Theory of religion:

I am far from certain about this, and am content to leave explanations to those who study it more rigorously (sociologists and psychologists, that is, not theologians).  From what I understand of their findings, I suspect that the existence of religion in the apparent absence of supernatural reality is due to some combination of adaptive cognitive biases and historical accident.

Degree of secular superstitious thinking:

I have bad habits, and habits that are not harmful but are not grounded in reason, but I don’t know of any that could be called superstitious.


I hope that this has helped to clarify some of my positions, and perhaps further elucidate what I mean when I call myself an atheist.  As with any such declaration, I reserve the right to change my mind about things as I learn more about myself and about the universe around me.

How about you?  How would you fill in the above categories?


5 Responses to “What kind of atheist?”

  1. Sabio Lantz Says:

    It was a good way to get a quick snap shot of you. Thanks

  2. Sarah Says:

    Hi there,
    I found your blog through the Edinburgh Uni Humanist Society website. I haven’t been to any society meetings, but I went to a presentation during “Festival of Faith” week recently which got me interested.
    And now I notice that you attend Unitarian services! I have been going along to the Edinburgh Unitarian church for the past 3 weeks myself… perhaps I have even seen you or spoken to you.
    I have had a more religious mindset most of my life but I really sorted through my beliefs during 2009 and ended up basically agnostic, and pretty happy about it. I am still mulling over a lot in terms of what value religious thinking has to me and what my stance towards religion is. I enjoy Unitarianism as part of that with its refreshing sense of uncertainty and doubt.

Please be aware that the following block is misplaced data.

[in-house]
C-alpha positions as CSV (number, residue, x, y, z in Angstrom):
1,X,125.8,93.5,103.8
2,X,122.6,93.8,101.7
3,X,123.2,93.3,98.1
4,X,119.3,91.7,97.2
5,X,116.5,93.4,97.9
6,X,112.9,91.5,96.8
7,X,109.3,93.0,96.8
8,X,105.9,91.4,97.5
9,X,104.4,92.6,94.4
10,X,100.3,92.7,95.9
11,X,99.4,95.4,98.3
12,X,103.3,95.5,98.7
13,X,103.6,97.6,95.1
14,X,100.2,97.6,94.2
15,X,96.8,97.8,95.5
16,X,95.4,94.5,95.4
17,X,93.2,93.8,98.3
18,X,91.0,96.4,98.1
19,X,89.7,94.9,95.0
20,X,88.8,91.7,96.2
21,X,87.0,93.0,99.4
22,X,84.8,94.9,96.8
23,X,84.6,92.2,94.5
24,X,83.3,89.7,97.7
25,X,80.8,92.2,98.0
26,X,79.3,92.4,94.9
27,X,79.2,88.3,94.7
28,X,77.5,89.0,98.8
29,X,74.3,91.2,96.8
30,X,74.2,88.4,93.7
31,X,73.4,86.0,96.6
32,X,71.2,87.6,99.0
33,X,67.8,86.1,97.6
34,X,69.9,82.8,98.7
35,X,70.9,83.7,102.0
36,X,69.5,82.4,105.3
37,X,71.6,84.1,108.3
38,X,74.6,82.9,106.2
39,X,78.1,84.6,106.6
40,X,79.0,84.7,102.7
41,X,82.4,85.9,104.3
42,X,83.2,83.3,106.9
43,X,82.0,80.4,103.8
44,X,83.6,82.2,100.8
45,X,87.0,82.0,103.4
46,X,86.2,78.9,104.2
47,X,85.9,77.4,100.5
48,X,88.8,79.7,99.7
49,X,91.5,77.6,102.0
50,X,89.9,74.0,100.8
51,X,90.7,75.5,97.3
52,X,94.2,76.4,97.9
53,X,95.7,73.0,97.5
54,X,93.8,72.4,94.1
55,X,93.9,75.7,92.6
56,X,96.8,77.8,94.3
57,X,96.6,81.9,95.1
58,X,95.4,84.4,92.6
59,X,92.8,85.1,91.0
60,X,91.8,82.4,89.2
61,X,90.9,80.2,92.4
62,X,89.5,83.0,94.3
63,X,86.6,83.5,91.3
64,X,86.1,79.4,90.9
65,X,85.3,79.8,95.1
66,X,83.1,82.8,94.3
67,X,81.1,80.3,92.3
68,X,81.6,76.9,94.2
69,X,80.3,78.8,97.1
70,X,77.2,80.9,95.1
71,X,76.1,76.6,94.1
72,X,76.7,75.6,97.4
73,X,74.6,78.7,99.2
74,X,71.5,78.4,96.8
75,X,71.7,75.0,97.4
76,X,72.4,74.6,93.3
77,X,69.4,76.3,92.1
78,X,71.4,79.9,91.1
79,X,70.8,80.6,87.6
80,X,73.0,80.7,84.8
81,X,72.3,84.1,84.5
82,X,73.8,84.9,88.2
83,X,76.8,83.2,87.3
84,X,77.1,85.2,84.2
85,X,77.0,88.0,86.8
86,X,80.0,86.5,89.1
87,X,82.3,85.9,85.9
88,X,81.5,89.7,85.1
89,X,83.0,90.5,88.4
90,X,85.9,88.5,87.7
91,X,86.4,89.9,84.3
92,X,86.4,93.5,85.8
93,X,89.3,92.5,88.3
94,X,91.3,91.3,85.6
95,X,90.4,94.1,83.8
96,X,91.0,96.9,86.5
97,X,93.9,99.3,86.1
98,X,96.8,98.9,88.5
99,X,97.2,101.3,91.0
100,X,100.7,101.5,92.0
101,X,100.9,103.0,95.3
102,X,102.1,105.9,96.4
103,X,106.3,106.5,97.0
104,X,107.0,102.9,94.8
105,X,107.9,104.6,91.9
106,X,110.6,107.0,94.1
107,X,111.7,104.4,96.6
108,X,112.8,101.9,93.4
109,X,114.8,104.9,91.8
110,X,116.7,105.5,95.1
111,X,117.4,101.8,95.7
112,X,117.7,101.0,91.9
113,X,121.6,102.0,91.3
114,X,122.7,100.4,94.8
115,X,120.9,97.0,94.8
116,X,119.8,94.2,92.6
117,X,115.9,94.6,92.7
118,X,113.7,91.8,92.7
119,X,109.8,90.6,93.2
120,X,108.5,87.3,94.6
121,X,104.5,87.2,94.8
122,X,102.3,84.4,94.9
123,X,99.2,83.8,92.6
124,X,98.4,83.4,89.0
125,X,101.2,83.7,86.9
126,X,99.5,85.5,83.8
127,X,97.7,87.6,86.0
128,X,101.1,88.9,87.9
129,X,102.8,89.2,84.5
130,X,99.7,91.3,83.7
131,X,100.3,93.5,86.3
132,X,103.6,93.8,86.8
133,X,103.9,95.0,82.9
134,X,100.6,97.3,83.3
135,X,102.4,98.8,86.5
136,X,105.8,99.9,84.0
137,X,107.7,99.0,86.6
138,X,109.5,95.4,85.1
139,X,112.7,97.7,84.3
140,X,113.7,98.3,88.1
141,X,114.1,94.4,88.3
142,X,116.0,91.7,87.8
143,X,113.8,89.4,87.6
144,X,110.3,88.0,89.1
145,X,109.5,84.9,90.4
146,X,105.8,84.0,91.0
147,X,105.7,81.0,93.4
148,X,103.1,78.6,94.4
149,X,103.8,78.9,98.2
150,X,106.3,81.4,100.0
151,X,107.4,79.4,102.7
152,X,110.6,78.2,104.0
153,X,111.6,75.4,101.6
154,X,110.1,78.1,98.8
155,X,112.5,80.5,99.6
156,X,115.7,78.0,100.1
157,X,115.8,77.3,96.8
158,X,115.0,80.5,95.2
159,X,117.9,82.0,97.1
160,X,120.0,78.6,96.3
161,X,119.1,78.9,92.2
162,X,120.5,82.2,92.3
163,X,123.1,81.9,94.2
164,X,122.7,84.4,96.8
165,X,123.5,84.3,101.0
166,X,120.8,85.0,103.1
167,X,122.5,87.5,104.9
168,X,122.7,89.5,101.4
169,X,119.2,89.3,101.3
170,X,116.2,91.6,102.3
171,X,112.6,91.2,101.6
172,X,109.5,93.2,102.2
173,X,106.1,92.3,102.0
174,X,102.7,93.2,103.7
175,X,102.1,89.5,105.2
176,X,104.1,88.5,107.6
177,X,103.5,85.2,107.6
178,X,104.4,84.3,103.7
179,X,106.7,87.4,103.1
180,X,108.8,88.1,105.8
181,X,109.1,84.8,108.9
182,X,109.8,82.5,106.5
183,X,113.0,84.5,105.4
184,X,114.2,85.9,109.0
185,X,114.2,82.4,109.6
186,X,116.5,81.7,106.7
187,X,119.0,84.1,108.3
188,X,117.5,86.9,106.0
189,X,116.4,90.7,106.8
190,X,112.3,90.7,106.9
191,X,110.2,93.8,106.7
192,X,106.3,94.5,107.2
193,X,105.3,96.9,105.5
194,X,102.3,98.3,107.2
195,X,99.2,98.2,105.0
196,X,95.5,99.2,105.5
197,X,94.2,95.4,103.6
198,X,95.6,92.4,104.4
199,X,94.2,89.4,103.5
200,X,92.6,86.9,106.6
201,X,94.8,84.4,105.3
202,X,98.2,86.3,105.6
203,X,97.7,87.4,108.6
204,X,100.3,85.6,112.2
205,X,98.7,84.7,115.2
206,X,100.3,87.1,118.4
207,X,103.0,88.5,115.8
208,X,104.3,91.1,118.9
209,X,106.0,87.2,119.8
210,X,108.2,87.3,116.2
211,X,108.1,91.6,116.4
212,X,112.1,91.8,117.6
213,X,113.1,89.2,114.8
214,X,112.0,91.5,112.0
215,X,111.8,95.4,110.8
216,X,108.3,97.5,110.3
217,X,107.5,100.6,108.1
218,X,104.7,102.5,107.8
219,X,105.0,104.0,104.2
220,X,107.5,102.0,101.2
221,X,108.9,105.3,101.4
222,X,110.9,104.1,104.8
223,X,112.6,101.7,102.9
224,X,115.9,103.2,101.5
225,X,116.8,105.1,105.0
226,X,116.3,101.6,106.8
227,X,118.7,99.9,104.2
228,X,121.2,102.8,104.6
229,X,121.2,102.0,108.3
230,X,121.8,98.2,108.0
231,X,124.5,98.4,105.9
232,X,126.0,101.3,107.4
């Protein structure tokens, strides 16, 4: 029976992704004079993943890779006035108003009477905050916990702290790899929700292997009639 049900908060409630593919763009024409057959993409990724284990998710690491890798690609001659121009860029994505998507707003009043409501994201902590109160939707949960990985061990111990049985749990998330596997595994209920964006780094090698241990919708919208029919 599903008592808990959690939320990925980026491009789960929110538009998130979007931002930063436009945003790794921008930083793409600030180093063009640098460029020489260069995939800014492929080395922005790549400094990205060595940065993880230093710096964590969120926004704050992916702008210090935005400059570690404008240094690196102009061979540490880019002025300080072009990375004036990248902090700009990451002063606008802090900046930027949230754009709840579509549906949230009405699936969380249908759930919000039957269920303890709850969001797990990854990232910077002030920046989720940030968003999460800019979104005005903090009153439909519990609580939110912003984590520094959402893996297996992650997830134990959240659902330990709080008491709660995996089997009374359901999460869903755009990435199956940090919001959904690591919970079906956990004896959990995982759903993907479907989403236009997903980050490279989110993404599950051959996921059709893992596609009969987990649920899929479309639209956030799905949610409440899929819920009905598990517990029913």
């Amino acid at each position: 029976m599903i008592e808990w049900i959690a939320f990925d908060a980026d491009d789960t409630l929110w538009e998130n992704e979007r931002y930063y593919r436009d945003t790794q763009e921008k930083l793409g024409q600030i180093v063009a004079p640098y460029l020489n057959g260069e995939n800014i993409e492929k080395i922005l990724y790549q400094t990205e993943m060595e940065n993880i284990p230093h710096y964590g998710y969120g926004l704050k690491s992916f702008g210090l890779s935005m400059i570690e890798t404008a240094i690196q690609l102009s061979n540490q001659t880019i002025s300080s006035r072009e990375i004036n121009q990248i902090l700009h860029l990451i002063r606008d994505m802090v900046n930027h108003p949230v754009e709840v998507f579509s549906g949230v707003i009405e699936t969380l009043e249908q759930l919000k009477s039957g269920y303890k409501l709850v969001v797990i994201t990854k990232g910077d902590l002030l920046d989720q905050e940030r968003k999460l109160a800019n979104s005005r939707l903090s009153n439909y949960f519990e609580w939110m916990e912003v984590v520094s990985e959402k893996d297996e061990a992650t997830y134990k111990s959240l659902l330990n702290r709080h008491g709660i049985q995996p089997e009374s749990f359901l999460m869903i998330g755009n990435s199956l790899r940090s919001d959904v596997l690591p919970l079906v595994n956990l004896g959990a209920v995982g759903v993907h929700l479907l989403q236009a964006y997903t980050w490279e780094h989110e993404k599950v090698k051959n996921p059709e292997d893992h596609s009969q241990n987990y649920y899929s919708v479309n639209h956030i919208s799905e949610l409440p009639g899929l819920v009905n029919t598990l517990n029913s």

Anyway, just thought I would say hello!

    • Timothy Mills Says:

      Sarah, glad to hear that you’re enjoying your journey. We may have met at church, I don’t know. I have a rambunctious 2-year-old daughter, so my socializing after services is somewhat disjointed.

      If you were at the Mother’s Day service, I’m the one who did the children’s story. (For everyone else, it was a Scottish adaptation of a passage from Dawkins’ essay “Gaps in the Mind”, with the parallel chains of mothers – one human and one chimpanzee. We even had live chimpanzees. Sort of.)

      Anyway, I hope to chat with you in person soon. Happy questioning!

  3. Question Says:

    I think many religious people would say that they also experience enchantment, delight, and wonder. So you seem to share at least those feelings or experiences in common with them.

    What is it about humans, whether religious or not, and their experience of the world that enables them to share such feelings?

    Do you think your experience of enchantment, delight, and wonder is different from that of religious people? How so?